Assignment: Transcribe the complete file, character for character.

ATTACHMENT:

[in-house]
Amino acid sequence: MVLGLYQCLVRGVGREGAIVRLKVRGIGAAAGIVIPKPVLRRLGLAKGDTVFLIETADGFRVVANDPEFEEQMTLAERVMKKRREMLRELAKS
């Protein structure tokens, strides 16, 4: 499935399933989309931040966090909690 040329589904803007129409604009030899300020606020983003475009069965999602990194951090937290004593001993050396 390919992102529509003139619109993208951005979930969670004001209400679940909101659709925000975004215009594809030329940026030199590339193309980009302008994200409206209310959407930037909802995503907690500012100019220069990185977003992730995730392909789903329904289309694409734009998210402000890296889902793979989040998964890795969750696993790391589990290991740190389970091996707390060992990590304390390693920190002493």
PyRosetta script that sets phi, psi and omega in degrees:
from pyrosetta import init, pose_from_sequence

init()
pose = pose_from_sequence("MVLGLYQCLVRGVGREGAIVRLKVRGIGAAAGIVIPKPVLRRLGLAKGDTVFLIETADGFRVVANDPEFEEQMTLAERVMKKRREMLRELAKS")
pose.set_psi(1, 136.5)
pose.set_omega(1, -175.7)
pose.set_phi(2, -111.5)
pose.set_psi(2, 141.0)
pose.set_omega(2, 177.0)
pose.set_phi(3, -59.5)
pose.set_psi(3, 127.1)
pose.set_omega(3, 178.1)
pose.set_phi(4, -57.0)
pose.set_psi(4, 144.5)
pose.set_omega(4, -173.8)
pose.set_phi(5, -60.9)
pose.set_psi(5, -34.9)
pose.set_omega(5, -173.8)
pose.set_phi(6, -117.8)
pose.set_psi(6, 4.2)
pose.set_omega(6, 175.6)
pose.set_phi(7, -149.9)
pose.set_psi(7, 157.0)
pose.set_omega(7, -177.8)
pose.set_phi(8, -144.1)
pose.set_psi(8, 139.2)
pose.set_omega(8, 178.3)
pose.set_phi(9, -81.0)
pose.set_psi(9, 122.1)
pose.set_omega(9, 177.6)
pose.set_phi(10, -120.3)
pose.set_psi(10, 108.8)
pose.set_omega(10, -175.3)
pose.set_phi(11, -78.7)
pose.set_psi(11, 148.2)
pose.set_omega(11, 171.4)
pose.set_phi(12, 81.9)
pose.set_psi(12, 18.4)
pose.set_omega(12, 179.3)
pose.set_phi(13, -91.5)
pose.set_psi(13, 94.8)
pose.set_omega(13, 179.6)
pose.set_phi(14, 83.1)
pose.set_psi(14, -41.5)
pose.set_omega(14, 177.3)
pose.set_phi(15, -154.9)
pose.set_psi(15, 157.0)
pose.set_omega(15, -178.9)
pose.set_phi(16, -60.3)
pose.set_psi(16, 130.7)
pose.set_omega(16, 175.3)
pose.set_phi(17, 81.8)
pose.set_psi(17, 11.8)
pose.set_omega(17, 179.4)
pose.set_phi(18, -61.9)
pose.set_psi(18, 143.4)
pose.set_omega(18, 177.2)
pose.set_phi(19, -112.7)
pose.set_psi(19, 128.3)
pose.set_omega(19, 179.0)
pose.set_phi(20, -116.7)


[in-house]
Amino acid sequence: MVLGLYQCLVRGVGREGAIVRLKVRGIGAAAGIVIPKPVLRRLGLAKGDTVFLIETADGFRVVANDPEFEEQMTLAERVMKKRREMLRELAKS
């Protein structure tokens, strides 16, 4: 499935399933989309931040966090909690 040329589904803007129409604009030899300020606020983003475009069965999602990194951090937290004593001993050396 390919992102529509003139619109993208951005979930969670004001209400679940909101659709925000975004215009594809030329940026030199590339193309980009302008994200409206209310959407930037909802995503907690500012100019220069990185977003992730995730392909789903329904289309694409734009998210402000890296889902793979989040998964890795969750696993790391589990290991740190389970091996707390060992990590304390390693920190002493």
PyRosetta script that sets phi, psi and omega in degrees:
from pyrosetta import init, pose_from_sequence

init()
pose = pose_from_sequence("MVLGLYQCLVRGVGREGAIVRLKVRGIGAAAGIVIPKPVLRRLGLAKGDTVFLIETADGFRVVANDPEFEEQMTLAERVMKKRREMLRELAKS")
pose.set_psi(1, 136.5)
pose.set_omega(1, -175.7)
pose.set_phi(2, -111.5)
pose.set_psi(2, 141.0)
pose.set_omega(2, 177.0)
pose.set_phi(3, -59.5)
pose.set_psi(3, 127.1)
pose.set_omega(3, 178.1)
pose.set_phi(4, -57.0)
pose.set_psi(4, 144.5)
pose.set_omega(4, -173.8)
pose.set_phi(5, -60.9)
pose.set_psi(5, -34.9)
pose.set_omega(5, -173.8)
pose.set_phi(6, -117.8)
pose.set_psi(6, 4.2)
pose.set_omega(6, 175.6)
pose.set_phi(7, -149.9)
pose.set_psi(7, 157.0)
pose.set_omega(7, -177.8)
pose.set_phi(8, -144.1)
pose.set_psi(8, 139.2)
pose.set_omega(8, 178.3)
pose.set_phi(9, -81.0)
pose.set_psi(9, 122.1)
pose.set_omega(9, 177.6)
pose.set_phi(10, -120.3)
pose.set_psi(10, 108.8)
pose.set_omega(10, -175.3)
pose.set_phi(11, -78.7)
pose.set_psi(11, 148.2)
pose.set_omega(11, 171.4)
pose.set_phi(12, 81.9)
pose.set_psi(12, 18.4)
pose.set_omega(12, 179.3)
pose.set_phi(13, -91.5)
pose.set_psi(13, 94.8)
pose.set_omega(13, 179.6)
pose.set_phi(14, 83.1)
pose.set_psi(14, -41.5)
pose.set_omega(14, 177.3)
pose.set_phi(15, -154.9)
pose.set_psi(15, 157.0)
pose.set_omega(15, -178.9)
pose.set_phi(16, -60.3)
pose.set_psi(16, 130.7)
pose.set_omega(16, 175.3)
pose.set_phi(17, 81.8)
pose.set_psi(17, 11.8)
pose.set_omega(17, 179.4)
pose.set_phi(18, -61.9)
pose.set_psi(18, 143.4)
pose.set_omega(18, 177.2)
pose.set_phi(19, -112.7)
pose.set_psi(19, 128.3)
pose.set_omega(19, 179.0)
pose.set_phi(20, -116.7)